Parallel circuits

In parallel circuits, electrical components are connected alongside one another, forming extra loops.

Circuit rules

An electron will not pass through every component on its way round the circuit. If one of the bulbs is broken then current will still be able to flow round the circuit through the other loop. If one bulb goes out, the other will stay on.

Current in parallel

Since there are different loops, the current will split as it leaves the cell and pass through one or other of the loops An ammeter placed in different parts of the circuit will show how the current splits:

Circuit containing a switch, ammeter and cell, all connected in series, and two lamps connected in parallel.

I_1 = I_2 + I_4 = I_3

This is when:

  • current (I) is measured in amps (A)

Potential difference in parallel

Circuit containing a switch, 6V battery and two 100 ohm resistors in parallel. Label 1 points to a voltmeter connected across the battery, marked Vs. Labels 2 and 3 point to voltmeters connected across each resistor, marked V1 and V2 respectively.

Since energy has to be conserved, the energy transferred around the circuit by the electrons is the same whichever path the electrons follow.

The energy from the battery store is shared between the components depending on the resistance of each one.

Since potential difference is used to measure changes in energy, the potential difference supplied is equal to the potential differences across each of the parallel components but the value of current and resistance could be different.

The diagram shows a special case where both components have the same resistance and current and share the energy equally:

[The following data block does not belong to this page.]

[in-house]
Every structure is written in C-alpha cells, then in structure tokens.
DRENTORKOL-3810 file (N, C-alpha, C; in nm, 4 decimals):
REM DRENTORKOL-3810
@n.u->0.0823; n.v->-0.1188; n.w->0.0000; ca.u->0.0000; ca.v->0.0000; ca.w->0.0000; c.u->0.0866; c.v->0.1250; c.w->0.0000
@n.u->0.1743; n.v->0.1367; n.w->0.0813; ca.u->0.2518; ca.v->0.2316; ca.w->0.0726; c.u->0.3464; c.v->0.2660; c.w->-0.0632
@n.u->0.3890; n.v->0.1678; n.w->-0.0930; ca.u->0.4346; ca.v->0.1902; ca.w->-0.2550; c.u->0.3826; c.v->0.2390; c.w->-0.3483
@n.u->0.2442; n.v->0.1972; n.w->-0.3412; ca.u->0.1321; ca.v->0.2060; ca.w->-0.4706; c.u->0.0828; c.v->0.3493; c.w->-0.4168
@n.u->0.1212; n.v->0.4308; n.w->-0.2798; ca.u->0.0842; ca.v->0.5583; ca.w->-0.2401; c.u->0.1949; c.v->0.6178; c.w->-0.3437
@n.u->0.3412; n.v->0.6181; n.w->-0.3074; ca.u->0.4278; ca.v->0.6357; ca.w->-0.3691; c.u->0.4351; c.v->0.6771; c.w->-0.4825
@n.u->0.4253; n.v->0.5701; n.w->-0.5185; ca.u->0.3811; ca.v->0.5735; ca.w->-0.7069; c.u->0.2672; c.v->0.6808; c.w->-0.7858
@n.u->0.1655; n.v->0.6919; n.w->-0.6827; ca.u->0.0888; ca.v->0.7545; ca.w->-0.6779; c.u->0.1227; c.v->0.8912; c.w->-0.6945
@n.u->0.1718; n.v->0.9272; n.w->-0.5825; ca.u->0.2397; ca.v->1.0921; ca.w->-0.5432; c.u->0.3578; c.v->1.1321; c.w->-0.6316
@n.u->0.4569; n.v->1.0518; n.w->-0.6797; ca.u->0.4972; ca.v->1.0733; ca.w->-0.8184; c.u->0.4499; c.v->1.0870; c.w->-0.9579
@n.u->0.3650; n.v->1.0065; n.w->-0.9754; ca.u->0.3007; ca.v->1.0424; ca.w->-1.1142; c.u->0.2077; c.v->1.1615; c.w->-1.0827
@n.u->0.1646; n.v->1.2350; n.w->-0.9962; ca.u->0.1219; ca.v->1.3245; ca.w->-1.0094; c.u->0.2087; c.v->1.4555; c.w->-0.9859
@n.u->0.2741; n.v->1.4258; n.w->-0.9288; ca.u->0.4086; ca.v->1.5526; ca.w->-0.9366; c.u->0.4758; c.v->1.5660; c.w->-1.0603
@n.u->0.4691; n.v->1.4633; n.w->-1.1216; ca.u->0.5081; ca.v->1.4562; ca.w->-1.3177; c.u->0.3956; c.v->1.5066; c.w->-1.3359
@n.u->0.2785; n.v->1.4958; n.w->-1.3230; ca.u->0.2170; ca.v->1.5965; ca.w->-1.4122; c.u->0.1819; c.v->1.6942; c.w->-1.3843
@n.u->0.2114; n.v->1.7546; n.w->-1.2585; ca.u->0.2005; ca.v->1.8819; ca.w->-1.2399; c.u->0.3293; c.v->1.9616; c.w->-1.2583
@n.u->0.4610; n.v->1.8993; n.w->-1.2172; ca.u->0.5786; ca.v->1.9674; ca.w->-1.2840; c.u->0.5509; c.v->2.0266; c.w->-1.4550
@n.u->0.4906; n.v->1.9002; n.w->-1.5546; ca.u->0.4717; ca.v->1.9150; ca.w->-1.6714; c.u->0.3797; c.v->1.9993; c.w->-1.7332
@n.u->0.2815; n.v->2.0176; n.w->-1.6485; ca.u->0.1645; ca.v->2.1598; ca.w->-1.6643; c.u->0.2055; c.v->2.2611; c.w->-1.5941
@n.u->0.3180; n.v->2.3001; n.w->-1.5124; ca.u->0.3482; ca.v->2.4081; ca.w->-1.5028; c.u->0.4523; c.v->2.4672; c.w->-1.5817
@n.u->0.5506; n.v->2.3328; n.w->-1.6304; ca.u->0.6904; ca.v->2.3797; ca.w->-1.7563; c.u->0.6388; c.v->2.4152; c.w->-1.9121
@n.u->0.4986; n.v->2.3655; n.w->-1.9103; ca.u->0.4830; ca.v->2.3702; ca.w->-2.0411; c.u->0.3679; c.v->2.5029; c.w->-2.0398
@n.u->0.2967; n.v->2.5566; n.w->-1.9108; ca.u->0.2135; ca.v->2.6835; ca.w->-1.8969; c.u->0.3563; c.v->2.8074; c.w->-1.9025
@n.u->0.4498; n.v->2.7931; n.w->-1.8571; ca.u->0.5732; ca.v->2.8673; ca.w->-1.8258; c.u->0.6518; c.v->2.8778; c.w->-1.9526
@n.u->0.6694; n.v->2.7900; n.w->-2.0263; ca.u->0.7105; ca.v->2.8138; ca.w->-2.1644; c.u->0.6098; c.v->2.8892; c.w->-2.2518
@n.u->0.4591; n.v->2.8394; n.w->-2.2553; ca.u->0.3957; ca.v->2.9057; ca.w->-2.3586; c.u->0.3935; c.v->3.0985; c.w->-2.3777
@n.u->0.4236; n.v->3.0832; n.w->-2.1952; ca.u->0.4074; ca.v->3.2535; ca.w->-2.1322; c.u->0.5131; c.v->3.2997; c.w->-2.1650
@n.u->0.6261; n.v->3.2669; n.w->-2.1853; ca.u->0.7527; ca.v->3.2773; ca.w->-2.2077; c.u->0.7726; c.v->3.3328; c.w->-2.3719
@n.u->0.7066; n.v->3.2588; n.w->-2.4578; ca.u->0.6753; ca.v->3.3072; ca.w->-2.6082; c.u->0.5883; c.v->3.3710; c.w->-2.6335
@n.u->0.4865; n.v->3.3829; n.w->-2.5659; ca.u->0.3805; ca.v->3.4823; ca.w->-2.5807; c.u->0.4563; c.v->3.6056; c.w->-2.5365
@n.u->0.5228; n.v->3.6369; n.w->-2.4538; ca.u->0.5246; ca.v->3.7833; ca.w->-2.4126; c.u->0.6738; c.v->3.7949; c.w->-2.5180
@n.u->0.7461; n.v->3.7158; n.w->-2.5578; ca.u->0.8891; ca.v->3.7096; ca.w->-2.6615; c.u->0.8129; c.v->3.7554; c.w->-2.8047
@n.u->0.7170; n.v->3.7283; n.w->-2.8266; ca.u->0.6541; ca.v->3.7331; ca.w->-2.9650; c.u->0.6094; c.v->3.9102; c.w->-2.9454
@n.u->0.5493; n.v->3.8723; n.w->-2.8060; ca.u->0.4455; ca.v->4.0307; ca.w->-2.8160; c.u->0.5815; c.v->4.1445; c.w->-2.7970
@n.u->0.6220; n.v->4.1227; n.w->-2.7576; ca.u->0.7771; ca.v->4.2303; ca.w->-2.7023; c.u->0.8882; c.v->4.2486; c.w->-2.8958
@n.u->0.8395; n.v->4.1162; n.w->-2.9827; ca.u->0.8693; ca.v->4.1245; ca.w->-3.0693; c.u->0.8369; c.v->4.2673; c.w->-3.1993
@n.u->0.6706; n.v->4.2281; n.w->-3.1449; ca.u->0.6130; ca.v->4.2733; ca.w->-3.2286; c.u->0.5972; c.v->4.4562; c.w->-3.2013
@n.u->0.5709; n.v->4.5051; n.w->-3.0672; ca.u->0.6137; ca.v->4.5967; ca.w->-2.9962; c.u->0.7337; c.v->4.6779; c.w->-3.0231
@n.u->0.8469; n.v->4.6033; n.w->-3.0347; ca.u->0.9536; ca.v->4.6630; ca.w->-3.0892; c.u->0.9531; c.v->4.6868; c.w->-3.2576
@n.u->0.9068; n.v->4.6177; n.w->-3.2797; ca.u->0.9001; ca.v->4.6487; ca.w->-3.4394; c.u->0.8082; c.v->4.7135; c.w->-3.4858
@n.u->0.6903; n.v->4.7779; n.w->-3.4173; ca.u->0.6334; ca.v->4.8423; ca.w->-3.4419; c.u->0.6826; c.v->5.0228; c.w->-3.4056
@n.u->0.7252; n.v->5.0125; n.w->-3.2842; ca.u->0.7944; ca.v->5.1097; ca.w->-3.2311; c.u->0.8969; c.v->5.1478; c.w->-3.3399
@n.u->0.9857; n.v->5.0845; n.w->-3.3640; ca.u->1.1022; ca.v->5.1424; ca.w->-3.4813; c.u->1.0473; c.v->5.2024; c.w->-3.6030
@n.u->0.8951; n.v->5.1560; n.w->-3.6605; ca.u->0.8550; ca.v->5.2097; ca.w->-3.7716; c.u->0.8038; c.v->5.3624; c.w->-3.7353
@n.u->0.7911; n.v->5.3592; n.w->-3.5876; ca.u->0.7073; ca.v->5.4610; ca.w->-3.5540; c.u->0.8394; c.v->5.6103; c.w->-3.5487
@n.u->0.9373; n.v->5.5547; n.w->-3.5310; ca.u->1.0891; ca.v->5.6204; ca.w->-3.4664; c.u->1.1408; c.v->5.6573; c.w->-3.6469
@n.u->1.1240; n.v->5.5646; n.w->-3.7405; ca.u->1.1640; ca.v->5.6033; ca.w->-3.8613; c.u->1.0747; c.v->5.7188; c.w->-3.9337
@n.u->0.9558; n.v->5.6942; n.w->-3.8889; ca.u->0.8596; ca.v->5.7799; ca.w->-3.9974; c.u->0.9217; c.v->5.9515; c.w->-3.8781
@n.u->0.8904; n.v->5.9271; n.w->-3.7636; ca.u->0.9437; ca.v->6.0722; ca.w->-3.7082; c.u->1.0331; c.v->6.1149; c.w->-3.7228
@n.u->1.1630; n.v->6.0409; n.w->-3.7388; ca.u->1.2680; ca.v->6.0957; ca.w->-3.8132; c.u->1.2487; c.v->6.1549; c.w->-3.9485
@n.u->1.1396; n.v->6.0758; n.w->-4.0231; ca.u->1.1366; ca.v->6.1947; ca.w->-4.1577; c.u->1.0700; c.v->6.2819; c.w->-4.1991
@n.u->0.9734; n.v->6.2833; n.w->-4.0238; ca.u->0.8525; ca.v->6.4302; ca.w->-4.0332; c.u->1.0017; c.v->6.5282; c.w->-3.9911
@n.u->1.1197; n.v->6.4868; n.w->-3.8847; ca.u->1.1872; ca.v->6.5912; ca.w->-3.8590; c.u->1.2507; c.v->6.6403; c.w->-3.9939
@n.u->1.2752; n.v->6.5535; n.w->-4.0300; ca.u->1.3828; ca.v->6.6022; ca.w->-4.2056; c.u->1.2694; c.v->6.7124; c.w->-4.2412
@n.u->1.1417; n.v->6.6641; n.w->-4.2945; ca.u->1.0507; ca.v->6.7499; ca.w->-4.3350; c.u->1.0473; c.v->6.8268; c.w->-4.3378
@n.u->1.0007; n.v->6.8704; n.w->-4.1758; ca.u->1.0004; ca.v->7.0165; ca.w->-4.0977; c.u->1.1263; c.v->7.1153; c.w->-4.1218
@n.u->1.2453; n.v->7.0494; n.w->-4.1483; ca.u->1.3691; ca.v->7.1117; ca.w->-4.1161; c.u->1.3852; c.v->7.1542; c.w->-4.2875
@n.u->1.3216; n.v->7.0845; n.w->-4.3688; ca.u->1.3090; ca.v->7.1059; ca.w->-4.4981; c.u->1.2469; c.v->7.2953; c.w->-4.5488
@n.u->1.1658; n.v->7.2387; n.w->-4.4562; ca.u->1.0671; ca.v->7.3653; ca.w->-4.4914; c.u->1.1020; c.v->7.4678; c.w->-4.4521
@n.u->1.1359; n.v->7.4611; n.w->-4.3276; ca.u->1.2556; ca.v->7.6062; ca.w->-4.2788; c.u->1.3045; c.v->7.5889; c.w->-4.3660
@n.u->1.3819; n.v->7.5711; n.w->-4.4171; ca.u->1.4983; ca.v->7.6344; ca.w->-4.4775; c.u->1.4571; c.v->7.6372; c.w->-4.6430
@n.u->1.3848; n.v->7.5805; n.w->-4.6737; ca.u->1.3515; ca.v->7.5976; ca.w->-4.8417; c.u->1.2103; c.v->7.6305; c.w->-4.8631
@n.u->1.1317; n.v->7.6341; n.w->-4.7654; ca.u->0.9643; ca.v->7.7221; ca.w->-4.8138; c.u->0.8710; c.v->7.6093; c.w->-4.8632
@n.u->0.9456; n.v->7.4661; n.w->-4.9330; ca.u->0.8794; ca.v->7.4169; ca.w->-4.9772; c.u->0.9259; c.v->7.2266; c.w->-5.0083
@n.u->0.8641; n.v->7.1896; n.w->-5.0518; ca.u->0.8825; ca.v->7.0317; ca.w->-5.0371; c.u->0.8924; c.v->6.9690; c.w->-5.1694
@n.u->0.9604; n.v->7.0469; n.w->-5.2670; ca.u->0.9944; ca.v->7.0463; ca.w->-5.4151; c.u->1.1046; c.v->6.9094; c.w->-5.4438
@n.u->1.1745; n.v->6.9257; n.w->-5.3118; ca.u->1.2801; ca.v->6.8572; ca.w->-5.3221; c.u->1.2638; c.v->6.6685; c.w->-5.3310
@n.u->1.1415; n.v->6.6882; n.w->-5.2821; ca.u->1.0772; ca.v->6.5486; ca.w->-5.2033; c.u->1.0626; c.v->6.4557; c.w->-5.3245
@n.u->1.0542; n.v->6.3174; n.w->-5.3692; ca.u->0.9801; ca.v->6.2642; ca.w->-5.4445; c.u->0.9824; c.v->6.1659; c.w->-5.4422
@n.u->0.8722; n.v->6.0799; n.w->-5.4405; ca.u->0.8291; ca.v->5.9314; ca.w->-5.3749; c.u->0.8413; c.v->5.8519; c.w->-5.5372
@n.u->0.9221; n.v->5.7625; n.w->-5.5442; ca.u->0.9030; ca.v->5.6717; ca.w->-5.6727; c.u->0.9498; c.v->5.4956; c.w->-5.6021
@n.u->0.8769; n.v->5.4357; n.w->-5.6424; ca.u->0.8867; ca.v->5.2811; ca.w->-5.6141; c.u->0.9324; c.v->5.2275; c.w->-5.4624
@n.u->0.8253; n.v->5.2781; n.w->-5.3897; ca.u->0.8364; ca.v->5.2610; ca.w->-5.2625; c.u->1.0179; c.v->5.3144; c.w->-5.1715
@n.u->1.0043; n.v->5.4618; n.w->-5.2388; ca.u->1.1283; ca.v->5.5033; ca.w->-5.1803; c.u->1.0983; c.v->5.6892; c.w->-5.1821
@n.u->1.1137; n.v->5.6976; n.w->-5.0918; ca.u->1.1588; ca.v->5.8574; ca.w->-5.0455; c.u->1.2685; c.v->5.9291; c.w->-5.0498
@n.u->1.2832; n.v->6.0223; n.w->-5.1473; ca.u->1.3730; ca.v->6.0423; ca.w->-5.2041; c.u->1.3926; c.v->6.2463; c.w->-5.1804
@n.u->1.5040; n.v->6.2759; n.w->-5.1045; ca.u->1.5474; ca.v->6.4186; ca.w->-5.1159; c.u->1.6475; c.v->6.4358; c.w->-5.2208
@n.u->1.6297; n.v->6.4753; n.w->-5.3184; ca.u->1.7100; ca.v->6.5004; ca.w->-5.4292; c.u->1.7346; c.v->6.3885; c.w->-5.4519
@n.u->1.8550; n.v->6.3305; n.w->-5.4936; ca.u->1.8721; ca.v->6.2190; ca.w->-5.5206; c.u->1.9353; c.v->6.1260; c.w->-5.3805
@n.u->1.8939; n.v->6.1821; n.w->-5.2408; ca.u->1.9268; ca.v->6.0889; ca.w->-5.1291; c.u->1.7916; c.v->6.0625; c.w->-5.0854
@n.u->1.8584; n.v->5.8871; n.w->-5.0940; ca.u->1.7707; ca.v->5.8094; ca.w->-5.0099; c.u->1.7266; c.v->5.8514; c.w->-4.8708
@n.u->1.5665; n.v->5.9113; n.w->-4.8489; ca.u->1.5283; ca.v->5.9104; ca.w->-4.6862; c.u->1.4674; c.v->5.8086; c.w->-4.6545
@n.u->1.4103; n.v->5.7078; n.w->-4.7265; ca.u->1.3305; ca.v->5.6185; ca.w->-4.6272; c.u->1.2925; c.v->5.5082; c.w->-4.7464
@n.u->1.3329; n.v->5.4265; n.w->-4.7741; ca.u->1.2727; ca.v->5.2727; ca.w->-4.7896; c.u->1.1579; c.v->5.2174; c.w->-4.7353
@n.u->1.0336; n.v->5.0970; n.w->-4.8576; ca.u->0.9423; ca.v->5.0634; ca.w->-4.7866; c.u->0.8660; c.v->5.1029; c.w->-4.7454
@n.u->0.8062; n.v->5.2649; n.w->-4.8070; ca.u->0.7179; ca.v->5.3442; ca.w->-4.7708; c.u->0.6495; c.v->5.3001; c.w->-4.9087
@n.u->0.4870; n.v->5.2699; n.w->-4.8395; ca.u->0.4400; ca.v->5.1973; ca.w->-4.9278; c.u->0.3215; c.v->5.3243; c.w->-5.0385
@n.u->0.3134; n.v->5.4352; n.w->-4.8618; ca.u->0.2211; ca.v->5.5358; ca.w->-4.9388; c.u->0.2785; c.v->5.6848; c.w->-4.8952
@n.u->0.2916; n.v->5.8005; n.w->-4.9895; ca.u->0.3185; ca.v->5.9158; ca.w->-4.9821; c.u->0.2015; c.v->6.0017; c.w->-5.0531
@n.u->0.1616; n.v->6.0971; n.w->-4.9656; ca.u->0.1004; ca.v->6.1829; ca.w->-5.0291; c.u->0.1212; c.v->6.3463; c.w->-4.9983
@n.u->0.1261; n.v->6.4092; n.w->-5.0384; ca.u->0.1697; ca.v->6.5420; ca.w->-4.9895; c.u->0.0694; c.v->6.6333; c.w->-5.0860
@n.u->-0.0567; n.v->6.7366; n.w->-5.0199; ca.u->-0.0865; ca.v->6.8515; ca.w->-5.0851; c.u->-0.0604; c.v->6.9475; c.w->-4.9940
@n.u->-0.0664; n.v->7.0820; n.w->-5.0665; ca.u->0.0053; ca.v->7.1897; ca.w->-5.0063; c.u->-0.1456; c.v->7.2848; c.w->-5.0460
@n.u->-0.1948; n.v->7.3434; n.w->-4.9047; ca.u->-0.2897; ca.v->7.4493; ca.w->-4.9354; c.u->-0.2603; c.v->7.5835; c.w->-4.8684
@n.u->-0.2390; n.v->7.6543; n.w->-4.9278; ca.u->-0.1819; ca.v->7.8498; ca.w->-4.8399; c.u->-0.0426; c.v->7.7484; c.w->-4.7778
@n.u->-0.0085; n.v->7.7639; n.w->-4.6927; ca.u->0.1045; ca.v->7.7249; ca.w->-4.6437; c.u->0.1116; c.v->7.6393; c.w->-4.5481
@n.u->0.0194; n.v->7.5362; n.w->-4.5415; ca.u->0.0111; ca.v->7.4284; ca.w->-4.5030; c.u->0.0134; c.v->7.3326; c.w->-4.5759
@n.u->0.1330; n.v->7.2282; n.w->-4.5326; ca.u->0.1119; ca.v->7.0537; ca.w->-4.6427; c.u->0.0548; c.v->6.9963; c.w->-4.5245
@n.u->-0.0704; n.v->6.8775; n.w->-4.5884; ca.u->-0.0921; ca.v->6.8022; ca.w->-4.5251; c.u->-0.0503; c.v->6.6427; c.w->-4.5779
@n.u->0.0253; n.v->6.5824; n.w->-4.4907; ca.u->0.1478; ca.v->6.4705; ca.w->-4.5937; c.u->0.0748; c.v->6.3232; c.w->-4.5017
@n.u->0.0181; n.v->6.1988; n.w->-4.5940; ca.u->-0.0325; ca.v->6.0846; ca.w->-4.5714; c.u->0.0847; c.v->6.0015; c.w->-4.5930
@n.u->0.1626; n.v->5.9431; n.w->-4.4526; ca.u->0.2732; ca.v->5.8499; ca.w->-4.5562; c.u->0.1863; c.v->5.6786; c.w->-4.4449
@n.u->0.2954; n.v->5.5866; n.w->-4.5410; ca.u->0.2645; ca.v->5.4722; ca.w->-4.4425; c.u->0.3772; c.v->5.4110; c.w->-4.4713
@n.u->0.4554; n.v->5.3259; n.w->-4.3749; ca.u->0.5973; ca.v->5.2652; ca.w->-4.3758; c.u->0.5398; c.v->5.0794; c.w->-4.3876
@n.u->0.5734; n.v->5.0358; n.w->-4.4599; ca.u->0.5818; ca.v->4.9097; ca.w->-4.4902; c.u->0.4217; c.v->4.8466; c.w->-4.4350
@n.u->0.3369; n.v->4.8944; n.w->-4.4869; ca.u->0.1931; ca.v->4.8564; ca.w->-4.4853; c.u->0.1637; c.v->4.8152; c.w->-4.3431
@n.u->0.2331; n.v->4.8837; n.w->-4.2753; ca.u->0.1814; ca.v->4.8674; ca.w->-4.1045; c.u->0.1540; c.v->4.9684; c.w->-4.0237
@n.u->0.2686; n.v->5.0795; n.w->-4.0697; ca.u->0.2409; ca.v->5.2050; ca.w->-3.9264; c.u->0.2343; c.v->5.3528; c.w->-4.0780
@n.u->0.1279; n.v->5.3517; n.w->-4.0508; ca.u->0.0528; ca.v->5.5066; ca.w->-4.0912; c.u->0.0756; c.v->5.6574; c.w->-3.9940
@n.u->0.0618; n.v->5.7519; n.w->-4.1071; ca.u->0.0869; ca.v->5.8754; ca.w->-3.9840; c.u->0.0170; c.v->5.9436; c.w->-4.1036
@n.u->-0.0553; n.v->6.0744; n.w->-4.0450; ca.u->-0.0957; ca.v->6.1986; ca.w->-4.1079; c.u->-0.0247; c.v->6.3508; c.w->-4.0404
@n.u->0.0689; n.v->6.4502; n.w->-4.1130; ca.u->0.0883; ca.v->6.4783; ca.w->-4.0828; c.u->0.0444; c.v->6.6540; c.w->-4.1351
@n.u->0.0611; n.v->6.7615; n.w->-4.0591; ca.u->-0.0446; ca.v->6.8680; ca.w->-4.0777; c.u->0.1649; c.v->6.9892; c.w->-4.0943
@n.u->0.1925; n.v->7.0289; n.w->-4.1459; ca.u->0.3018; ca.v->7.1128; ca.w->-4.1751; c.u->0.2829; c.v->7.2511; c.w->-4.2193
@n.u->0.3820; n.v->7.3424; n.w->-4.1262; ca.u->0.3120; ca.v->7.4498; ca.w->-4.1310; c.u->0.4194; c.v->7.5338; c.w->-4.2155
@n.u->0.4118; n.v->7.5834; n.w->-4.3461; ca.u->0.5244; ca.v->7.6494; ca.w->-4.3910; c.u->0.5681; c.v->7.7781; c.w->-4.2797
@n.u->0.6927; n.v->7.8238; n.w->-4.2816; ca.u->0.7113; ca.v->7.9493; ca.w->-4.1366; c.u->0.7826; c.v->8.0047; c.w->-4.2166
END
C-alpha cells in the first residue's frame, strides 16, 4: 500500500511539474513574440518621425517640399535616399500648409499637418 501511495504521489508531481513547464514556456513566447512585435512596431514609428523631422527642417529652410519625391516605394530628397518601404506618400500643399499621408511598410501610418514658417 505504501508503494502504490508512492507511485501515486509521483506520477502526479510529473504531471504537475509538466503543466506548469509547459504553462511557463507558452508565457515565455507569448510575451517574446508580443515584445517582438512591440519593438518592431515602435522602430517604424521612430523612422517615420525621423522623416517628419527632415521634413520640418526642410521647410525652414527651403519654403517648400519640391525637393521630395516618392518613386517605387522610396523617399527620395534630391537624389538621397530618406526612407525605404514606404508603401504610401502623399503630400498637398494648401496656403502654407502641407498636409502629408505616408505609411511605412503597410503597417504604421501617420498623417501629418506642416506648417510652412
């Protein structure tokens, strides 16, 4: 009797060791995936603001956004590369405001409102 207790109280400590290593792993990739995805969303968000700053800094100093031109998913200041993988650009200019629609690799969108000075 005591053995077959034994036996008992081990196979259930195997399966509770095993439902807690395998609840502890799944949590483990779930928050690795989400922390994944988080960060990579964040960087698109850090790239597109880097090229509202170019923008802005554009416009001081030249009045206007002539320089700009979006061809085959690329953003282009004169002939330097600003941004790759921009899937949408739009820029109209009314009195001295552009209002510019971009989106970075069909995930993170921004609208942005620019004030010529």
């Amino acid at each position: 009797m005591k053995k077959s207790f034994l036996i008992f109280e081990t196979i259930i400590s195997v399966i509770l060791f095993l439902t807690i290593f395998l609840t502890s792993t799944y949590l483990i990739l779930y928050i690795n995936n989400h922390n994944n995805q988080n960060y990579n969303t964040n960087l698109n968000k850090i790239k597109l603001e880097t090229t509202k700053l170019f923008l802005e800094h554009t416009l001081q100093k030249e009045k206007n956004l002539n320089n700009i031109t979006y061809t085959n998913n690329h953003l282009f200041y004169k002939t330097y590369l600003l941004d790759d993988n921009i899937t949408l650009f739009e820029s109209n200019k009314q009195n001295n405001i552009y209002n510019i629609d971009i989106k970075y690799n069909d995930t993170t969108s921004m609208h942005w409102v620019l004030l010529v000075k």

V_s = V_1 = V_2

This is when:

  • potential difference (V) is measured in volts (V)

Resistance in parallel

If two resistors are connected in parallel so that the current will flow through either one or the other, but not both, then the overall resistance is reduced as less current is flowing through each.

curriculum-key-fact
In parallel circuits:
  • the total current supplied is split between the components on different loops
  • potential difference is the same across each loop
  • the total resistance of the circuit is reduced as the current can follow multiple paths

Resistance in parallel - Higher

It is possible to use a formula to work out the total resistance of two resistors in parallel.

This is the formula:

\frac{1}{R_{total}} = \frac{1}{R_1} + \frac{1}{R_2}

It can be rearranged into a more useful form:

R_{total} = \frac{R_1 . R_2}{R_1 + R_2}

Examples

1. What is the total resistance of a 6 Ω and a 3 Ω resistor connected in parallel?

R_T = (6 \times 3) \div (6 + 3) = 18 \div 9 = 2~ \Omega

2. What is the total resistance of two 10 Ω resistors connected in parallel?

R_T = (10 \times 10) \div (10 + 10) = 100 \div 20 = 5~ \Omega